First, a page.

Saturday 30 March 2019

What is the difference between horticulture and gardening?

Fair weather gardener - not when it is wet, windy or cold
I try in my posts to give definitive answers. I cannot do so today. Each word carries numerous inferences and some are the same.
For myself I regard myself as both horticulturist (what an ugly word) and gardener. Of the latter I am most proud albeit there might be doubt whether I qualify. At work I taught horticultural students about gardening and related sciences - and perhaps some horticulture too?
When I went home I was a gardener and gardened. It was rather different to the day job.

Some might suggest that horticulturist is a pretentious name for a gardener - and it might be. I wonder however if you advertised for a gardener and an applicant said he was a horticulturist would you give him the job?

Lets start at the beginning. Perhaps a gardener is defined as someone who actually gets his hands dirty and tills the soil. That might disqualify me as I am a no dig gardener - although I manage the first part - and farmers till? 

The rhubarb industry - a fine example of Yorkshire horticulture
Perhaps I had better say a gardener is someone who grows plants in the soil. But would a commercial grower be so described? I would tend to describe her or him as a horticulturist but that might not be true either.

Even if we can agree what it is to be a gardener how do we differentiate between a skilled knowledgeable gardener and someone who merely labours in the garden at home? My own parents worked very hard in their garden and it was a chore. They listened to Gardener’s Question time, laughed at the jokes and learned nothing.
Are television gardening programmes made for actual gardeners or just someone who sits on the sofa?
How do we compare a craftsman gardener who might show extraordinary skill in his growing yet has no interest in the wider world of horticulture - there I have used the word!

Some parks are fine examples of quality horticulture and some still employ gardeners
I remember a gifted craftsman gardener - a former dustbin man I worked with one summer. He had extraordinary skill at digging. When he dug the borders (ugh) of Hartlepool Valley gardens every sod was a precisely placed gem and all done at ninety miles an hour. I was tempted to put him forward as far remote from being a horticulturist but then I recall it was he who gave me a wonderful book by that great Japanese guru and pioneer of minimum cultivation Masanobu Fukuoka that influenced my own horticultural thinking. Jim taught me a great deal about life that summer - and I am being euphemistic. He was a philosopher gardener.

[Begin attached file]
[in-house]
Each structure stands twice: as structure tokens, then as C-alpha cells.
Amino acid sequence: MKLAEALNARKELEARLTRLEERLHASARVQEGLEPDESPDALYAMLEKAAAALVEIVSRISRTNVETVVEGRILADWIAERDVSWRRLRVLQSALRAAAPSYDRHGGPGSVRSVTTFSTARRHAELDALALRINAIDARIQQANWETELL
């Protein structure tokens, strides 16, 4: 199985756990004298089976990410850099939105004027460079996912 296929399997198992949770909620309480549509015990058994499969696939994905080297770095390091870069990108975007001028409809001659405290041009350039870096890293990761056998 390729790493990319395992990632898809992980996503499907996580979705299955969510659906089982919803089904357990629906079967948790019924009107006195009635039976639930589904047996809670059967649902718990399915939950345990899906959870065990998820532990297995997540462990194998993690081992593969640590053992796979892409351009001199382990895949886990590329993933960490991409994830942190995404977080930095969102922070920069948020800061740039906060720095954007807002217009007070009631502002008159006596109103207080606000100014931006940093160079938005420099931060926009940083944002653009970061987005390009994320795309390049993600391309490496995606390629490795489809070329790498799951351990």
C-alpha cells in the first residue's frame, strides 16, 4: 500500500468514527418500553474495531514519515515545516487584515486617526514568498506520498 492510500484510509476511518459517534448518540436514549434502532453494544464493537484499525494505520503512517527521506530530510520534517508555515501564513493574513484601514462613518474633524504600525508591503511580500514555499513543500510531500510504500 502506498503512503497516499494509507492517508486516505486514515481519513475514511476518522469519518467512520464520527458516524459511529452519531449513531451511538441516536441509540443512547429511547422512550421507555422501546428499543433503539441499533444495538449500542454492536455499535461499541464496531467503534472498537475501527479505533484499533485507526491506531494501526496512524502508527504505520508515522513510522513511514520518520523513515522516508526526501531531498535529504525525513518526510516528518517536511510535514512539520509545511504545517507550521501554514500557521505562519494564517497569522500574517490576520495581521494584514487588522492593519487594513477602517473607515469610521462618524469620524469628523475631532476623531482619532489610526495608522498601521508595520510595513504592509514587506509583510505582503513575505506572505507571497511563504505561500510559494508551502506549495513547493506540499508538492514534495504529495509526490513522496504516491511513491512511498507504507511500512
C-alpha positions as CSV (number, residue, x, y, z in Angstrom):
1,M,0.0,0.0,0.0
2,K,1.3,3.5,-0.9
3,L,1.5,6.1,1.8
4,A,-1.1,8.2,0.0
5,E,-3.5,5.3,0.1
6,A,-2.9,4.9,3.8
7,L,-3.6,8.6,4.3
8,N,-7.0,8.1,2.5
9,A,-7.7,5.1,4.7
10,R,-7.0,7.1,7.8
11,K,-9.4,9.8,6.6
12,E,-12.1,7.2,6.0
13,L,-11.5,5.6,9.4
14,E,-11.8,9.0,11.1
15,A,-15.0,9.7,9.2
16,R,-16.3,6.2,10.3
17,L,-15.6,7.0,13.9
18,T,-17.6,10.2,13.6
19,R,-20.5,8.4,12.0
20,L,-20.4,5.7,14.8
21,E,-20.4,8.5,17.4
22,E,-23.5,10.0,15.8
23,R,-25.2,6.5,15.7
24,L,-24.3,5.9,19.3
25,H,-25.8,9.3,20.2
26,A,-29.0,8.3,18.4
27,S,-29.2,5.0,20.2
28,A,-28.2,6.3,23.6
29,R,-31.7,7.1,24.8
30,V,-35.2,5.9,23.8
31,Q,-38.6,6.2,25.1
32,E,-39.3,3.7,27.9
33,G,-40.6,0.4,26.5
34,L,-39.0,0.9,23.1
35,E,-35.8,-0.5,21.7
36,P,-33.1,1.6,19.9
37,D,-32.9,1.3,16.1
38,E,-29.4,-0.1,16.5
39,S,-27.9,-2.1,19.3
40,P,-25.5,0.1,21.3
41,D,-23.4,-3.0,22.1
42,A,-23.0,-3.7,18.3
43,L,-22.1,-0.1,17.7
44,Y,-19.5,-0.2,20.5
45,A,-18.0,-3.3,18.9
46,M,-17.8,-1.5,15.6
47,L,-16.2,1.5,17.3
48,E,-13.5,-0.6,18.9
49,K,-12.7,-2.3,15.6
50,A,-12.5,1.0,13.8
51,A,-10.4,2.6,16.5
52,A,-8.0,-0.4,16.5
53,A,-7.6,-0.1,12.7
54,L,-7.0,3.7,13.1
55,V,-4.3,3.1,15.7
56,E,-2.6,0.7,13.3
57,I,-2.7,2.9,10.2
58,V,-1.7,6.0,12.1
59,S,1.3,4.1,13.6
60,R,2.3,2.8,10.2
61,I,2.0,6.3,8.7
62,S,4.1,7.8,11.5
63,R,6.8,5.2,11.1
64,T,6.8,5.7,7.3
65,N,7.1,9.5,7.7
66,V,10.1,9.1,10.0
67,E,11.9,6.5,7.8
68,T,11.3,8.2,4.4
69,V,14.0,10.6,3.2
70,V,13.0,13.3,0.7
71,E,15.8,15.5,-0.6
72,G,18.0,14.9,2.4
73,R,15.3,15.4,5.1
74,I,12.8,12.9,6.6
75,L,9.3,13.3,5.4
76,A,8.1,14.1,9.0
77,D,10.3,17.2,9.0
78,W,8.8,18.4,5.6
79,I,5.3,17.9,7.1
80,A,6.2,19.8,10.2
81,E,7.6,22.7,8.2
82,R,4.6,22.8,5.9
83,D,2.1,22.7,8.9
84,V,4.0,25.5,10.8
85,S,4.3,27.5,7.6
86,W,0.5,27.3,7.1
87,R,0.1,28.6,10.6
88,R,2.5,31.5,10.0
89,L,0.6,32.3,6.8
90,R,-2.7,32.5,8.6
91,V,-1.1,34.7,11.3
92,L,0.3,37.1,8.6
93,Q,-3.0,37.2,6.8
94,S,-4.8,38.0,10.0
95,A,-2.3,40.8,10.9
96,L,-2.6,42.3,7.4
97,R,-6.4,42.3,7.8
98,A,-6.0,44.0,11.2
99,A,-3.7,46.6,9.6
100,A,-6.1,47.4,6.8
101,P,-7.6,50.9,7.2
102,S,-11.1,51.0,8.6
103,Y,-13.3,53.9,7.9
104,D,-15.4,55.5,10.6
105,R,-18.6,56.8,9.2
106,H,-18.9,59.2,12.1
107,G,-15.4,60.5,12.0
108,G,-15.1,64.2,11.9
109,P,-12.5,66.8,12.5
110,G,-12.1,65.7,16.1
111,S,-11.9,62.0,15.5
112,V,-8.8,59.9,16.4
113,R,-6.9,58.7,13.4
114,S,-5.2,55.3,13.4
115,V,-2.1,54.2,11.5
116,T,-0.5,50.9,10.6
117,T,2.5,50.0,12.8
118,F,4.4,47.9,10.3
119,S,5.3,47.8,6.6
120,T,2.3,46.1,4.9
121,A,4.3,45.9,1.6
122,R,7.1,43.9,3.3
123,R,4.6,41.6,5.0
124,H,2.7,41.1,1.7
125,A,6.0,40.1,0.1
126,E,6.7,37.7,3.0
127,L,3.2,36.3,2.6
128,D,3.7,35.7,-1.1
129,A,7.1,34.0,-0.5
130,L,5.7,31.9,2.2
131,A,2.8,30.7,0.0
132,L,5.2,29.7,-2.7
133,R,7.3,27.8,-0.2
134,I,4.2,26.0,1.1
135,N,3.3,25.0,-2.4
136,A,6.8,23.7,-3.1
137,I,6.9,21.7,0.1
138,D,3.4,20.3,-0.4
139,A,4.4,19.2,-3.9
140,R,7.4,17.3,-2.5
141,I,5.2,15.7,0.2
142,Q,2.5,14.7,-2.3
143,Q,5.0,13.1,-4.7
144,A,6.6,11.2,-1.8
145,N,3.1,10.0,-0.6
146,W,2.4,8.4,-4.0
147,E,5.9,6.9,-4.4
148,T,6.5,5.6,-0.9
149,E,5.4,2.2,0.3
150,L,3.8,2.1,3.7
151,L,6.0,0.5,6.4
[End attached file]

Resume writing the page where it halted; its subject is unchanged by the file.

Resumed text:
Let’s start at the other end and try to define horticulture. I think it suggests professional involvement in an industry associated with growing. Take landscape designers. I think they are horticulturists but many never get their hands dirty. The ones to employ are the ones who are gardeners too.

The height of success for a breeder is to raise a plant that looks good on a dutch tray
Some gardeners work in garden centres but not all employees are gardeners. Many might be horticulturists with a broad knowledge of their trade. Some garden centres don’t seem to want their sales staff to know much about gardening - they might spend too much time answering questions!

I wonder how many acres of brussels sprouts you need to grow to cease to be a gardener and become a farmer. How much produce do you need to sell to become a market gardener? 

Many aspects of horticulture are science based, perhaps those involved in research and teaching gardening and rural science are best described as horticulturists. It is a shame that these days there are few educational opportunities to learn to be gardeners.

I once had a lecturing colleague - a former Parks director whose passion was garden history. His small garden was an overgrown neglected mess. An eminent horticulturist but no way a gardener.